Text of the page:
If the patient survives the second stage the prognosis is markedly better. The third phase, from the seventh day onwards, is characterised by rebound leucocytosis due to renewed bone marrow activity, resolution of multiple organ failure, transient alopecia and stomatitis. Myopathy and neuropathy can occur. Complete recovery can be anticipated if the patient progresses to this stage.
Treatment consists primarily of early risk assessment of the colchicine overdose, decontamination and supportive therapy.
Aggressive decontamination is attempted early, using activated charcoal, as even a small reduction in amount of colchicine absorbed may make a difference','. Repeated oral charcoal dosing may enhance elimination but has not been shown to affect outcome and is not routinely recommended'. Management is then supportive and any patient with an ingested dose >0.5 mg/kg or gastrointestinal symptoms should be admitted to an intensive care unit as dialysis, inotropes and ventilation may be required (2).
Granulocyte colony-stimulating factor has been used in patients to assist regeneration of suppressed bone-marrow seen in overdose patients; however it is unknown whether this is due to therapeutic response or predetermined recovery of the patient (5,9). Anticolchicine monoclonal antibodies are the only therapy specifically targeted to colchicine toxicity. There have been cases in which severe overdose has been successfully treated with experimentally produced colchicine-specific Fab fragments (10). Currently they are not produced commercially.
In conclusion, this 34-year-old female survived an unrecognised colchicine overdose, after an admission to an ICU with shock and multiorgan failure presenting with initially dominant liver failure. Clinicians should have a high index of suspicion for this diagnosis in patients with this presentation and with access to colchicine. Risk assessment is made on an ingested dose and the assumption that any intentional colchicine overdose is potentially lethal. Management involves early, aggressive decontamination and supportive care and often will require intensive care admission. Death usually occurs in ingestions greater than 0.8 mg/kg.
Accepted for publication on January 19, 2007.
(1.) MIMS Australia. Colchicine-MIMS Abbreviated Prescribing Information. Section 5(e) Agents used in gout and hyperuricaemia--Musculoskeletal system. MIMS 2005.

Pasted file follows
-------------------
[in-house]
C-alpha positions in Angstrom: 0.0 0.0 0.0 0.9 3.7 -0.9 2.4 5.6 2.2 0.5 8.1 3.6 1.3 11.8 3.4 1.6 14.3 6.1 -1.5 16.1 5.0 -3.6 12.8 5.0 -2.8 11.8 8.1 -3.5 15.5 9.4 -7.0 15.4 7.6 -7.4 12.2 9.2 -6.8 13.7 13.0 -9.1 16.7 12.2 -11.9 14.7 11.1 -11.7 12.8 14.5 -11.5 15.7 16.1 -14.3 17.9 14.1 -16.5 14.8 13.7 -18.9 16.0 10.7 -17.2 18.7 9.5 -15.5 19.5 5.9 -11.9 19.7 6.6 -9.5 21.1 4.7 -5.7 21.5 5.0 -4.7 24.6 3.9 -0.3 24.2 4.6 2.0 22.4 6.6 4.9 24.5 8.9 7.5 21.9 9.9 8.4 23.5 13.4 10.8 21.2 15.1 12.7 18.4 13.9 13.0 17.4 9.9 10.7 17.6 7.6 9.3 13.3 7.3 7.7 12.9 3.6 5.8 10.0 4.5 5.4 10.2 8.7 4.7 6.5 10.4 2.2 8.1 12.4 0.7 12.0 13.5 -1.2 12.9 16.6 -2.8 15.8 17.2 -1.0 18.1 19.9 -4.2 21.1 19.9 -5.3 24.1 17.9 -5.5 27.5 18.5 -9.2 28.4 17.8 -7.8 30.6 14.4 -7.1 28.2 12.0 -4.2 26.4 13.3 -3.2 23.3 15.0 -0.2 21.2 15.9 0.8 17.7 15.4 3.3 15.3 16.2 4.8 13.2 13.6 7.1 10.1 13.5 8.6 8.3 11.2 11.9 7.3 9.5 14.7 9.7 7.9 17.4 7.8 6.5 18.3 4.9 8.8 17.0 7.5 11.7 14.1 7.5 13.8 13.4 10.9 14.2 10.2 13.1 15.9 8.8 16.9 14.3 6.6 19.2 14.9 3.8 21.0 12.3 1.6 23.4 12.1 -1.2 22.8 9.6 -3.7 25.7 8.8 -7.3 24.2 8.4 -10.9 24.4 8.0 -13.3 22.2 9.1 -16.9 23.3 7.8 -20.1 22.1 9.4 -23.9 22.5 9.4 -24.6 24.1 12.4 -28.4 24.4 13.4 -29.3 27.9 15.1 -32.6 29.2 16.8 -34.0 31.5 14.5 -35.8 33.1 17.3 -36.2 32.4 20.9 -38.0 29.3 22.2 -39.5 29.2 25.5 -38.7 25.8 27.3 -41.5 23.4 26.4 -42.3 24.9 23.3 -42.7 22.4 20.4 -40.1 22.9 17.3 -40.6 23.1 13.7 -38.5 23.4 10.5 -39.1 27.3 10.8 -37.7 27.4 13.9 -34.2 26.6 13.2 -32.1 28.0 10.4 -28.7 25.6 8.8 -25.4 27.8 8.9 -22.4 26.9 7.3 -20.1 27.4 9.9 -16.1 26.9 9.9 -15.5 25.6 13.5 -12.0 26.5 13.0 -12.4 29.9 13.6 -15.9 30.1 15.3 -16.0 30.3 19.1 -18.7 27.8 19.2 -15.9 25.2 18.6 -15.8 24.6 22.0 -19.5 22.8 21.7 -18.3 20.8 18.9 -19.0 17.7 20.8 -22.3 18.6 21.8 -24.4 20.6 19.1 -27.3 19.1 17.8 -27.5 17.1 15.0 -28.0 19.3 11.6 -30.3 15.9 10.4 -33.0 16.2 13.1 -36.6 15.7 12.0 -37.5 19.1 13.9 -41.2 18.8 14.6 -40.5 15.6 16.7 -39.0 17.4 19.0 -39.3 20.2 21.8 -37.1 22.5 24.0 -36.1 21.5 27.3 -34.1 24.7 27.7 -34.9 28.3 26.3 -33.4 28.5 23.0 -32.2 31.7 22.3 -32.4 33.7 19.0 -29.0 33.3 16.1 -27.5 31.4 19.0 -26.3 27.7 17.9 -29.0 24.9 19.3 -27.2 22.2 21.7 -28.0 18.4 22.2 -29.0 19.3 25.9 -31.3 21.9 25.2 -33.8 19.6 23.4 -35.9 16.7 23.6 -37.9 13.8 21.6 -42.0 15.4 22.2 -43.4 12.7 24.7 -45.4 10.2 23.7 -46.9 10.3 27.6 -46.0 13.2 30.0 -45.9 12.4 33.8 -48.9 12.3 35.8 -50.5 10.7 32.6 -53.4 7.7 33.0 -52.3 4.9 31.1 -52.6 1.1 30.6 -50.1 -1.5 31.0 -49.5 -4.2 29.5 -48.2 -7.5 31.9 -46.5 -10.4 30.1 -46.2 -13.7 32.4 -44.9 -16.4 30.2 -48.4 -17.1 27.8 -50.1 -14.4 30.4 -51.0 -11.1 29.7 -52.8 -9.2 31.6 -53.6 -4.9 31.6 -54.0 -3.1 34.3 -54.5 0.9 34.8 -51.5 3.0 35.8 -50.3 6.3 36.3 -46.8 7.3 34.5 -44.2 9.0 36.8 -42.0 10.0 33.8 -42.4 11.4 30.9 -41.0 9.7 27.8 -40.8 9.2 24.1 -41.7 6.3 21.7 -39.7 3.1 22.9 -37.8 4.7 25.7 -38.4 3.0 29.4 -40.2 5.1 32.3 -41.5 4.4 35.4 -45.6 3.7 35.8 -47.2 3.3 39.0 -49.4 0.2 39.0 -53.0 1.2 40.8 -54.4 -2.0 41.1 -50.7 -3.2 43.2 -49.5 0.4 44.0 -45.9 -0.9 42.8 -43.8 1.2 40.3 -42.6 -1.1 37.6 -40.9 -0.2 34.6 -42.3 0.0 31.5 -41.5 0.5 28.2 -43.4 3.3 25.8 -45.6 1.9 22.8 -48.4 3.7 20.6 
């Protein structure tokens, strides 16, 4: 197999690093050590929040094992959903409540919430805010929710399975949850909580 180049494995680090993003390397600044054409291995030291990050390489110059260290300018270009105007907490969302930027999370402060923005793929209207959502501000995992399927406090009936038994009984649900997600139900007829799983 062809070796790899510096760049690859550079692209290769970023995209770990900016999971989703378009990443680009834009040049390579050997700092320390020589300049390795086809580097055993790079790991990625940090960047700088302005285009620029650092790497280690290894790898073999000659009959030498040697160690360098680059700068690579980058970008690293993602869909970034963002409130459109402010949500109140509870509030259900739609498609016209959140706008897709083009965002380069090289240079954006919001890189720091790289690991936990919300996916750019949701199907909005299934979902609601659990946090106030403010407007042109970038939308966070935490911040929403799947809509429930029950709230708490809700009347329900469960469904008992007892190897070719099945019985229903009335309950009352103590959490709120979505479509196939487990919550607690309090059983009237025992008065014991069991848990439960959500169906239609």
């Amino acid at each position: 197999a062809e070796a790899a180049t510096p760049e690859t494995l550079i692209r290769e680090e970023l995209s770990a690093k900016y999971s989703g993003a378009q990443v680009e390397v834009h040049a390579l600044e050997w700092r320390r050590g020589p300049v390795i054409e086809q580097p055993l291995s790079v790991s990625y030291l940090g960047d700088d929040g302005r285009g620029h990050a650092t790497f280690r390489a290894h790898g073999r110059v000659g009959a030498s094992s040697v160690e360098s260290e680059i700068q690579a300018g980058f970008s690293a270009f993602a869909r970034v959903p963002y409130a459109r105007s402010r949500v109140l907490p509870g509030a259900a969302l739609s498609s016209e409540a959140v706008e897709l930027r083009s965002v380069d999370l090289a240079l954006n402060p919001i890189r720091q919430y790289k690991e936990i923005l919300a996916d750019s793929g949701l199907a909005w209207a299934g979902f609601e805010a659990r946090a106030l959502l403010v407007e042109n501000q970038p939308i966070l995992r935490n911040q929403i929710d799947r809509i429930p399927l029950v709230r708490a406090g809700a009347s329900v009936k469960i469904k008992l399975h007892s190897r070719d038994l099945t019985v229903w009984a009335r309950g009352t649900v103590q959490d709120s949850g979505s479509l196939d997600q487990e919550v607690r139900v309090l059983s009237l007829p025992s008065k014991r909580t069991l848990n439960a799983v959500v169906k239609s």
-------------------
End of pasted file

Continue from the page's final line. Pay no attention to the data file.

(2.) Murray L, Daly F, Little M, Cadogan M. Colchicine In: Toxicology Handbook. 1st ed. Australia 2007; 182-184.
(3.) Maxwell MJ, Muthu P, Pritty PE. Accidental colchicine overdose-A case report and literature review. Emerg Med J 2002; 19:265-267.
(4.) Stemmermann GN, Hayashi T Colchicine intoxication. A reappraisal of its pathology based on a study of three fatal cases. Hum Pathol 1971; 2:321-332.
(5.) Murray L, Harris R. Colchicine. In: Cameron P, Jelinek G, Kelly A, Murray L, Brown A, Heyworth J, eds. Textbook of Adult Emergency Medicine, 2nd ed. Australia, 2004; 820-822.
(6.) Sander P, Kopferschmitt J, Jaeger A, Mantz JM. Haemodynamic studies in eight cases of acute colchicine poisoning. Hum Toxicol 1983; 2:169-173.
(7.) Putterman C Ben-Chetrit E, Caraco Y, Levy M. Colchicine intoxication: clinical pharmacology, risk factors, features and management. Semin Arthritis Rheum 1991; 21:143-155.
(8.) Bismuth C Gautier M, Conso E Aplaise medullaire aprbs intoxication aigue a la colchicine. Nouv Presse Med 1977; 6:1625-1629.
(9.) Folpini A, Furfori P Colchicine toxicity-clinical features and treatment. Massive overdose case report. J Toxicol Clin Toxicol 1995; 33:71-77.
(10.) Baud FJ, Sabouraud A, Vicaut E, Taboulet P, Lang J, Bismuth C et al. Brief report: treatment of severe colchicine overdose with colchicine-specific Fab fragments. N Engl J Med 1995; 332:642-645.
R. E. BLACKHAM *, M. LITTLE ([dagger]), S. BAKER *, B. M. AUGUSTSON ([section]), G. C. MACQUILLAN **
Sir Charles Gairdner Hospital, Nedlands, Western Australia, Australia
* M.B., B.S., Medical Officer, Emergency Department.
([dagger]) M.B., B.S., D.T.M.&H. (London), F.A.C.E.M., M.PH.&T.M., Staff Specialist and Clinical Toxicologist, Emergency Department and Clinical Senior Lecturer, University of Western Australia.
([double dagger]) M.B., B.S., F.J.F.R.C.M., Staff Specialist, Intensive Care Unit.
([section]) M.B., B.S., F.R.A.C.P, F.R.C.P.A., Clinical Haematologist.
** B.Sc. (Hons), M.B.Ch.B., M.R.C.P, Ph.D., F.R.A.C.P, Staff Specialist, Department of Gastroenterology and Hepatology and Clinical Senior Lecturer, University of Western Australia.
Address for reprints: Dr R. Blackham, Sir Charles Gairdner Hospital, Nedlands, W.A. 6009.
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|Author:||Blackham, R.E.; Little, M.; Baker, S.; Augustson, B.M.; Macquillan, G.C.|
|Publication:||Anaesthesia and Intensive Care|
|Article Type:||Clinical report|
|Date:||Jun 1, 2007|